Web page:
“I need to do one thing,” an exasperated attendee from a DoD agency told me last Wednesday at the 930Gov conference in Washington. “Why do I have three different systems to do it?”

His story is not unique. Unfortunately neither is his IT architecture. 

Officials from across the federal government, from defense to civilian, senior management to human resources and spots between, told the same story again and again at the Servicefront booth. For every goal a federal end-user is trying to achieve, there’s a seemingly a longer and longer list of ways to do it.

Even within a single agency, different offices use different software systems to do the same thing. For example, D.C. may have one system, Dallas another and San Diego a third. It’s costly and inefficient to maintain multiple systems.

It’s even more inefficient because it impacts user productivity, which, as we might remember is the point of advancing technology in the first place.

The problem is that we don’t build enterprises that are user-focused. Rather, we build enterprises in silos, where individual technical solutions solve individual problems with little thought about how solutions fit together and less thought about how users accomplish their tasks. Enterprises tend to be defined by technology and by projects, rather than by user need, so problems like the DoD user’s are frustratingly common. Technical objectives are met, but the overarching goal of getting work done may suffer.

Fortunately, we built Servicefront.

As a user consolidation portal, Servicefront was designed to bridge multiple systems, even duplicate systems. Our role- and attribute-based access control allows very specific settings for users, groups, divisions, departments and locations. While D.C. uses System A, Dallas uses System B and San Diego uses System C, Servicefront can present the same user interface for all users while initially bridging the user to their local system. As consolidation efforts progress and San Diego decommissions System C, the users in San Diego maintain their same interface but are now running on Dallas’ System B.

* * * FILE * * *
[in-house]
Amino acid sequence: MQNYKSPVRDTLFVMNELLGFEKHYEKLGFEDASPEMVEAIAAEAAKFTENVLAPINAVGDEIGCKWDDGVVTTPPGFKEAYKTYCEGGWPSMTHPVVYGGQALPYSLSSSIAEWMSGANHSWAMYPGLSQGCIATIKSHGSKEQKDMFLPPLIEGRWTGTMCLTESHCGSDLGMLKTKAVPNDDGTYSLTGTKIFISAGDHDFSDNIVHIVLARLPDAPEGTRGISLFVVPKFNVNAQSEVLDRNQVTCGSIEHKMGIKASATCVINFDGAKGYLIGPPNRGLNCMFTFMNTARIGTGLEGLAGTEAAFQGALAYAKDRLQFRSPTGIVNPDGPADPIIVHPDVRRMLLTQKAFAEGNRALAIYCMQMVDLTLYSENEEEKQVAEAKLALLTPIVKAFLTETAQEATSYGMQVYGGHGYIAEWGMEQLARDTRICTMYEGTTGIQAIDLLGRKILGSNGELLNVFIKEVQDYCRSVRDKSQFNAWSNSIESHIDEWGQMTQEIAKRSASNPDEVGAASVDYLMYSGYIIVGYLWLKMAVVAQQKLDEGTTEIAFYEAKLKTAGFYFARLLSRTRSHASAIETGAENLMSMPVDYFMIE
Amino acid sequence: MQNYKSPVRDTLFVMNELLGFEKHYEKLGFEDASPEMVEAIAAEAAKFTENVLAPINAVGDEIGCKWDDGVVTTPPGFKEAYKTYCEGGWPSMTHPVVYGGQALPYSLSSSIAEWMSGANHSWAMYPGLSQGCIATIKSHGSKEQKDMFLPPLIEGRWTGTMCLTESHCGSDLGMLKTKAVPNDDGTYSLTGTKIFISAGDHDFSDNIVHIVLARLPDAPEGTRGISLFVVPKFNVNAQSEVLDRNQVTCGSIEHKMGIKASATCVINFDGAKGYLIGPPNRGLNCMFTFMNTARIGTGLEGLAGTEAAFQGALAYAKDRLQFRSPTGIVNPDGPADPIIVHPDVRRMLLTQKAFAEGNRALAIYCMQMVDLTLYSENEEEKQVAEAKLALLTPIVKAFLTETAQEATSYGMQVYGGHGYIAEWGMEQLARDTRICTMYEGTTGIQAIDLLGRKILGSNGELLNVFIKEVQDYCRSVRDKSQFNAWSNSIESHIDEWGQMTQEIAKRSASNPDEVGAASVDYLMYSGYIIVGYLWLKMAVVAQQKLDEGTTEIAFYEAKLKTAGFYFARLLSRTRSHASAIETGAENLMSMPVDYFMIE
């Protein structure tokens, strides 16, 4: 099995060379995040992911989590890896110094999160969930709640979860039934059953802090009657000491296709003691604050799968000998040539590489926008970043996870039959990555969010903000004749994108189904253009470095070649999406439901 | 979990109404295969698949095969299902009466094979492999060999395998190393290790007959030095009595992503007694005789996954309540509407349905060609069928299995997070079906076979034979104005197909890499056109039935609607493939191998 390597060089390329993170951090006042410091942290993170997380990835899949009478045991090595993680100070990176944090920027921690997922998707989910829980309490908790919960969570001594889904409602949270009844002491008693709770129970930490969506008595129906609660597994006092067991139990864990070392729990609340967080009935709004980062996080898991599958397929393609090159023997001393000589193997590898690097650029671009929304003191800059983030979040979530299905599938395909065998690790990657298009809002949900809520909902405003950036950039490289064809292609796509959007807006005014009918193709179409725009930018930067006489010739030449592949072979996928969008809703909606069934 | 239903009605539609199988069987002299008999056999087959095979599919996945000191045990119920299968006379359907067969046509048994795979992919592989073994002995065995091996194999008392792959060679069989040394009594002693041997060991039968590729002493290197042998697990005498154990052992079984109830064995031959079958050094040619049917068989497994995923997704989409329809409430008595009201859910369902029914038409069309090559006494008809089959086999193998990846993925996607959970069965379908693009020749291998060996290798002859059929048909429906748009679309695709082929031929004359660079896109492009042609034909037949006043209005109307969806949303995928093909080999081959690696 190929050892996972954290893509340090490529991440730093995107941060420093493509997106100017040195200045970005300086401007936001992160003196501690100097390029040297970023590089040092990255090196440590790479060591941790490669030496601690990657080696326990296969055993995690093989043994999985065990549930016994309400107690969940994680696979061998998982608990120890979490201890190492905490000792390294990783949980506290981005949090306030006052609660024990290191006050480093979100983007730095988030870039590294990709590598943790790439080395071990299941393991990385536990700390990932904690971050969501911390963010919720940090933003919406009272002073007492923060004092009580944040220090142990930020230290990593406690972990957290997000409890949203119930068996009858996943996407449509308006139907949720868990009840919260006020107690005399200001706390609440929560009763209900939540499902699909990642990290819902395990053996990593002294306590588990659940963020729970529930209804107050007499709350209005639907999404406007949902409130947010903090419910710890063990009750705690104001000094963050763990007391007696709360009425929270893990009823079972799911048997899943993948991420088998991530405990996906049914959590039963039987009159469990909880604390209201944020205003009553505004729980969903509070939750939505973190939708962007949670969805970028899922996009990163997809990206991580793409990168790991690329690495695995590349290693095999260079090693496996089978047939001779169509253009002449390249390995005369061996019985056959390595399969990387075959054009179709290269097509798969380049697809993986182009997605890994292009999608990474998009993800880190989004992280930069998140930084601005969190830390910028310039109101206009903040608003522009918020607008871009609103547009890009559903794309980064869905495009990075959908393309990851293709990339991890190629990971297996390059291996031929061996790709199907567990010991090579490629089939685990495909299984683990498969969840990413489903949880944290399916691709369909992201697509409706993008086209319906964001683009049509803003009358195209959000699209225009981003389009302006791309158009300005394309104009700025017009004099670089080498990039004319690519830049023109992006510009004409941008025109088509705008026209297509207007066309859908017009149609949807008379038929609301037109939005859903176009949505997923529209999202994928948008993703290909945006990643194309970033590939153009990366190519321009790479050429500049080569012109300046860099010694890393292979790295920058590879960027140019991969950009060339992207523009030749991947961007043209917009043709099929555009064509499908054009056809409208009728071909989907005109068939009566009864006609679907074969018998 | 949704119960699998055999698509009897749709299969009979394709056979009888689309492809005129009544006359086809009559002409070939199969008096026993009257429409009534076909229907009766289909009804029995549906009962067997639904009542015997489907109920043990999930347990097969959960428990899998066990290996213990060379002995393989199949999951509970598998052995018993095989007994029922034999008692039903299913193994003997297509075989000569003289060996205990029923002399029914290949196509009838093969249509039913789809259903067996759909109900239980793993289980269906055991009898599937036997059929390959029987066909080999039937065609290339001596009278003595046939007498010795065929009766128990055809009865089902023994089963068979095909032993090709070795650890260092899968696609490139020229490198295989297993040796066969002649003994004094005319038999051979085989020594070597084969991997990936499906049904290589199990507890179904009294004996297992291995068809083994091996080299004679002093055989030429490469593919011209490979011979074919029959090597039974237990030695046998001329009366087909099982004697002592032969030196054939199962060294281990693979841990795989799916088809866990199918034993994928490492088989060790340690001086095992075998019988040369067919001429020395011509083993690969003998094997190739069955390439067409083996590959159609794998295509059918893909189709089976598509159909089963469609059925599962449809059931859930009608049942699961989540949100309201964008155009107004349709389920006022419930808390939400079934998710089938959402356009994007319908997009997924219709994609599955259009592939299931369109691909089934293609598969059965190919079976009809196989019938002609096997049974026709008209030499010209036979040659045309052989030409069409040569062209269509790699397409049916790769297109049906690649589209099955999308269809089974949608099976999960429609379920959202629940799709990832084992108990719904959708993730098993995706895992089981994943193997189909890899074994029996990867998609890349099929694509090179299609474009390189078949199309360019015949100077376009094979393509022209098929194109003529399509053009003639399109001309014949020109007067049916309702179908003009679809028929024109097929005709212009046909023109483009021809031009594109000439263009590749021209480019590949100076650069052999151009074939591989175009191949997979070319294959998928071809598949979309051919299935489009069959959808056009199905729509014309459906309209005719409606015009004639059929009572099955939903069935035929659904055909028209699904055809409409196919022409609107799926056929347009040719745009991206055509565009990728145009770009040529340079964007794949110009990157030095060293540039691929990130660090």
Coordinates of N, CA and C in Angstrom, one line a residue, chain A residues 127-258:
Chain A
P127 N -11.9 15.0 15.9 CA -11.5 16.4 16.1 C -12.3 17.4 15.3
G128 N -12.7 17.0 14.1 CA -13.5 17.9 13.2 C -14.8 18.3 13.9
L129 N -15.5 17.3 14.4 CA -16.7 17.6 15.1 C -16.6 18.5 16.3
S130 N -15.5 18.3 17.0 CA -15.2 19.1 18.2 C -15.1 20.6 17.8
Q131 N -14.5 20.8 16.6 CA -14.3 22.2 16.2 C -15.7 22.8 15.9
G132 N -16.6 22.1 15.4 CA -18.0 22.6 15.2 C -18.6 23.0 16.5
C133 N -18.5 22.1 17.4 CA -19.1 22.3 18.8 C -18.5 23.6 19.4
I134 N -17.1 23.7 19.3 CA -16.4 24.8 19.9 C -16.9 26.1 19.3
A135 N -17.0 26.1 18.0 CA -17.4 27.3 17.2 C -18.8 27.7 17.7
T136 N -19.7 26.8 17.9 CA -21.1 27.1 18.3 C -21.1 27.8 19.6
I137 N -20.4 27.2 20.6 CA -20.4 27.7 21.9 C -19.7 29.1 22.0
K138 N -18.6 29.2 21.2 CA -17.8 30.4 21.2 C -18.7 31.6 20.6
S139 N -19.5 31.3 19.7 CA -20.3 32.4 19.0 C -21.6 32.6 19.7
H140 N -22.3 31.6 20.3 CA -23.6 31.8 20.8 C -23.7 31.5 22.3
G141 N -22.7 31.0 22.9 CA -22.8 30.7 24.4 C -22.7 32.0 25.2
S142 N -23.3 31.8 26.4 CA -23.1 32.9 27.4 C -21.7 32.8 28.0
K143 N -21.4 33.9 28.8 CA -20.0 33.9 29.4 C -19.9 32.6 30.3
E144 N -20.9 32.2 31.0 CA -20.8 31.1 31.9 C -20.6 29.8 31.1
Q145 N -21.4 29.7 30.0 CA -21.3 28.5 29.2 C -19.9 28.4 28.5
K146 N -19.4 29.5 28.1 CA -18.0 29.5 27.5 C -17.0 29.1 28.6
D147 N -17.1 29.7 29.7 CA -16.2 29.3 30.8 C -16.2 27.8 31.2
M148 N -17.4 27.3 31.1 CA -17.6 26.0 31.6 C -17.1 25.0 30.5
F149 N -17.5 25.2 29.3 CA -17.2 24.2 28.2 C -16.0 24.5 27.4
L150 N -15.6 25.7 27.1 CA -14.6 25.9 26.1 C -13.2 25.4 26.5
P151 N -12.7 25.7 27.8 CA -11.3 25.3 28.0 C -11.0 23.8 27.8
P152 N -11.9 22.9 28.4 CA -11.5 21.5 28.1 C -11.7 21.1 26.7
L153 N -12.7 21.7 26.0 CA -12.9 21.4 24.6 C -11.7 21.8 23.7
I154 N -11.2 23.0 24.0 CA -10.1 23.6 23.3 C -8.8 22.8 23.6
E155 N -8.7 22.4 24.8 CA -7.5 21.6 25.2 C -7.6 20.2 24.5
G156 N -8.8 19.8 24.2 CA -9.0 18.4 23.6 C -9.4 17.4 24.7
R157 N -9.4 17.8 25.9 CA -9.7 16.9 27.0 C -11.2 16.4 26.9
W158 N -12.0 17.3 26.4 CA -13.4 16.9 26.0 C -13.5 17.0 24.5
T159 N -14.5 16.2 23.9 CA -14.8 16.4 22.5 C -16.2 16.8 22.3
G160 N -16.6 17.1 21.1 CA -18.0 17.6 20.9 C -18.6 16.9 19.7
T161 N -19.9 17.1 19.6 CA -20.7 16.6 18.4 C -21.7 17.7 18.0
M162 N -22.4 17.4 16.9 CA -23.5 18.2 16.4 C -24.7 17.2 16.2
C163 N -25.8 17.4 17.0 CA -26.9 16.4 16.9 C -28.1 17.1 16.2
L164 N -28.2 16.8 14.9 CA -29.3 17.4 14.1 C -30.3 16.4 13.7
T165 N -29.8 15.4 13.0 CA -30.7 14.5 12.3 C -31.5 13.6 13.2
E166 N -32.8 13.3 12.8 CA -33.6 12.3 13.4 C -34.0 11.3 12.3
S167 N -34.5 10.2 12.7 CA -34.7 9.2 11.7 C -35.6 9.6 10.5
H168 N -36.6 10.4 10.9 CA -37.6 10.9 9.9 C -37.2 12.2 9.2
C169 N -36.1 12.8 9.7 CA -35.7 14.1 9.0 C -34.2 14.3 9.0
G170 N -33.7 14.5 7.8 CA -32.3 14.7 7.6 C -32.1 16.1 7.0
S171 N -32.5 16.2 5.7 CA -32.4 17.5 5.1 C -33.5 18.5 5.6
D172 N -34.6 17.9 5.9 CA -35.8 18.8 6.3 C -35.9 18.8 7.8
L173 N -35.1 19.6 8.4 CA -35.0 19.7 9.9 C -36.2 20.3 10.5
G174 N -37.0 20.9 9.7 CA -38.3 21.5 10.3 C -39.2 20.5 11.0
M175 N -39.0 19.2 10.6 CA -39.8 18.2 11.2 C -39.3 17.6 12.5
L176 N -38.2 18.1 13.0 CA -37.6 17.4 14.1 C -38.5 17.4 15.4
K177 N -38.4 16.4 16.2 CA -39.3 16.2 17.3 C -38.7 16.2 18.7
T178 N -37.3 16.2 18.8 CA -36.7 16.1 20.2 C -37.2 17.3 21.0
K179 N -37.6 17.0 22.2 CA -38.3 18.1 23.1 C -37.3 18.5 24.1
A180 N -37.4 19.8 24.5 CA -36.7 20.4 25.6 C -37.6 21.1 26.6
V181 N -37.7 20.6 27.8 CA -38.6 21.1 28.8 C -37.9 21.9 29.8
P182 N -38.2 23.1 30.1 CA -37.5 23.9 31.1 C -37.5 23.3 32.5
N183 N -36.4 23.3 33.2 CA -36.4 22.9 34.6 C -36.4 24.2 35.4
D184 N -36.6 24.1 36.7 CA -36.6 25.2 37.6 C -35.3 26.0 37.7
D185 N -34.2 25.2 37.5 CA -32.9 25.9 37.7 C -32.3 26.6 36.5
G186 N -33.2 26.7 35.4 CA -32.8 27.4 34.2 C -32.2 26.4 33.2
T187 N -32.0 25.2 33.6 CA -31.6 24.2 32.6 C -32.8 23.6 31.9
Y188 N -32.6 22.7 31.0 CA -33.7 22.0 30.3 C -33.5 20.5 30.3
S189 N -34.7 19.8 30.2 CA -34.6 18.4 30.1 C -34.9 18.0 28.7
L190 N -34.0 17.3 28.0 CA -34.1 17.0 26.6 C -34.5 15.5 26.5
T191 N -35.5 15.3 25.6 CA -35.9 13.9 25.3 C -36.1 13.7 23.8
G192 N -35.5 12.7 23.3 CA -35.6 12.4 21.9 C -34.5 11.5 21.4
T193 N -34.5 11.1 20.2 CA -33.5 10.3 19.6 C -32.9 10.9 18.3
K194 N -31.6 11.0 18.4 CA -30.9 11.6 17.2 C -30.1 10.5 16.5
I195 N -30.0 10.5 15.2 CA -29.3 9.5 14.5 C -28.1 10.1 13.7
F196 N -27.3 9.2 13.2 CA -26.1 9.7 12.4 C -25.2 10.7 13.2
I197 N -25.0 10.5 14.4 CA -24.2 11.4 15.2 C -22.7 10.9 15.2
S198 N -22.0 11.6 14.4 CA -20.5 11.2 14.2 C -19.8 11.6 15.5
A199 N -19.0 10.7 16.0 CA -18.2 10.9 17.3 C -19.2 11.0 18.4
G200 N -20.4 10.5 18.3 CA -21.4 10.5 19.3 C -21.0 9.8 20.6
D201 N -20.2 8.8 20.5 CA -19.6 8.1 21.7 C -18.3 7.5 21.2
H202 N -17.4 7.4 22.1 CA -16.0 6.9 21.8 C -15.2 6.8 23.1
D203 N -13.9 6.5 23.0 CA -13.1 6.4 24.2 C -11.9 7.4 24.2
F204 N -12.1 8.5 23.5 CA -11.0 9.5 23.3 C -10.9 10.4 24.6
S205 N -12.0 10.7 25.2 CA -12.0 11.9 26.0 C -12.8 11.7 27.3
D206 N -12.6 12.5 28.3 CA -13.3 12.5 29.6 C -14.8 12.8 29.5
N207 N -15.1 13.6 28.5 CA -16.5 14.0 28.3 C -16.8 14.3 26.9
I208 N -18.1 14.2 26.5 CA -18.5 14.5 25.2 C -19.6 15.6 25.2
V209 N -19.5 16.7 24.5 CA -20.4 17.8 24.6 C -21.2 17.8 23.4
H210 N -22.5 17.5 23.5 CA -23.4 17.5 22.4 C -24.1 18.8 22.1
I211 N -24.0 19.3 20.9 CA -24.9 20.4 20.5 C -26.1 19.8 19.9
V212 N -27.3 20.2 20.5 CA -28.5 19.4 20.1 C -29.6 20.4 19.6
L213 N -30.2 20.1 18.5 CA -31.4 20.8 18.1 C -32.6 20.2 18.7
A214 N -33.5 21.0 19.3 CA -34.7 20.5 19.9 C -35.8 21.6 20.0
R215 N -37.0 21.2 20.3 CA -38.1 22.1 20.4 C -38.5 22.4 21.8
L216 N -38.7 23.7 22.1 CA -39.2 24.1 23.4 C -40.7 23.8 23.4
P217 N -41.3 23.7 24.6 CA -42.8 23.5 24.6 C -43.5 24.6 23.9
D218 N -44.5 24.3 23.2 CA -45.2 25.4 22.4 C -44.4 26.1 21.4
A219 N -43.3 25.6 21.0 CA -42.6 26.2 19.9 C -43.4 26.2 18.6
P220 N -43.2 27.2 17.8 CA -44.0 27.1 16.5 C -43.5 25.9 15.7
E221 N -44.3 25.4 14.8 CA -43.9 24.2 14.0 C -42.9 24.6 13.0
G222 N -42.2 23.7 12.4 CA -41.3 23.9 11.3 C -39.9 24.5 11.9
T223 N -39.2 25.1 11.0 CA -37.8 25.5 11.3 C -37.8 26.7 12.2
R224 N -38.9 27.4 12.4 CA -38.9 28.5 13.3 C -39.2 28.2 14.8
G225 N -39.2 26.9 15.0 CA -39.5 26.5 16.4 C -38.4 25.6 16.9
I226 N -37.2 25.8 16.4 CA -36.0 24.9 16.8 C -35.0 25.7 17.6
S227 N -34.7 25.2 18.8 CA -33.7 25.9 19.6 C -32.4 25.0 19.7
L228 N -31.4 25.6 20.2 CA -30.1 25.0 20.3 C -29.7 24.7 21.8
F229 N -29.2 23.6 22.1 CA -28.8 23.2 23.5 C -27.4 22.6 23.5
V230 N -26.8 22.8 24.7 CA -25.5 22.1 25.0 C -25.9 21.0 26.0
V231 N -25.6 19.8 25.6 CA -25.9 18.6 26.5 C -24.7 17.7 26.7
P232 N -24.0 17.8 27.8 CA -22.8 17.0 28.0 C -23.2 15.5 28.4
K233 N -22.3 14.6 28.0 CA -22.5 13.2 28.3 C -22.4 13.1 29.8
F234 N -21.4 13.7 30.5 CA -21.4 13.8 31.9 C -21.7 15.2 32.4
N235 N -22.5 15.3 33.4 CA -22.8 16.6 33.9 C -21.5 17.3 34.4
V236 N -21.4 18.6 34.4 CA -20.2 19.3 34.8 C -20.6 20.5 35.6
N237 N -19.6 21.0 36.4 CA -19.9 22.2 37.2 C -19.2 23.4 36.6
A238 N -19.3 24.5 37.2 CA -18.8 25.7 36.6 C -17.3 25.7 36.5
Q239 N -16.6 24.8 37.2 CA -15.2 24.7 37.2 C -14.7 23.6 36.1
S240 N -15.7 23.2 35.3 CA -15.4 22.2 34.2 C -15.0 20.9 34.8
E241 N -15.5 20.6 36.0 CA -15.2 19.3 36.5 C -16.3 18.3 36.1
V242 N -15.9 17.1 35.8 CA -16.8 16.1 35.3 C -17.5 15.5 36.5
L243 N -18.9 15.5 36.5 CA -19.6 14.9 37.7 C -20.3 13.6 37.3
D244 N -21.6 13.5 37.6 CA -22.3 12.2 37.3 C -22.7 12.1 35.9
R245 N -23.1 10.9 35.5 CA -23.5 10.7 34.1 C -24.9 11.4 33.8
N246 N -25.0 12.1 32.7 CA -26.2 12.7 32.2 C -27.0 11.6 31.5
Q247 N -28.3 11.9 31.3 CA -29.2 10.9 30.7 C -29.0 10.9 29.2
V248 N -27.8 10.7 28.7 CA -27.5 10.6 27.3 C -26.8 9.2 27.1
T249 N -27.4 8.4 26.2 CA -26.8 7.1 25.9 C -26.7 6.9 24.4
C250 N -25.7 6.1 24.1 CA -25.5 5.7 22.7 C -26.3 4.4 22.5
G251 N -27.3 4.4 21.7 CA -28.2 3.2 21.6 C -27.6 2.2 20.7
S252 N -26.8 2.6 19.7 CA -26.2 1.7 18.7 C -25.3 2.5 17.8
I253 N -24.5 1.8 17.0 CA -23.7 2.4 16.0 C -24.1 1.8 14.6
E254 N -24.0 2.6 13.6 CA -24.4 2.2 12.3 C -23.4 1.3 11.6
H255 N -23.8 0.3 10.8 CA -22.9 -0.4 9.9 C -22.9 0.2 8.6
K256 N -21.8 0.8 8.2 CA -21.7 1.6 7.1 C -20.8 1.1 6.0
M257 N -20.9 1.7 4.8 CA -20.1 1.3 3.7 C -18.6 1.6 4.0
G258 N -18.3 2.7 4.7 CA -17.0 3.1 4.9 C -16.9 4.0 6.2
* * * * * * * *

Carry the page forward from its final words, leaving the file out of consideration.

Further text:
San Diego users don’t have to learn a new system. They don’t realize their system doesn’t even exist anymore. And they don’t care! When D.C. users start using the new system, it’s just as seamless. As systems are consolidated, O&M costs decrease, user frustration decreases, not user productivity. The same is true when Dallas upgrades the system, all users already know how to use the system and there is no drop in productivity while learning a new system.

When the new consolidated system is eventually replaced, Servicefront provides a consistent user interface.

Whatever the architecture, Servicefront can help agencies across the federal landscape ensure one task has one tool and one interface, no matter where you are.

About the Author CJ Johnson, Servicefront Solutions Architect

CJ Johnson is a senior solutions architect at NJVC and is leading NJVC's efforts to reinvent enterprise IT. She has solved IT challenges for the federal government across three continents and in four languages for more than 20 years. She is an ardent hockey fan (and is known to live stream games at 0230).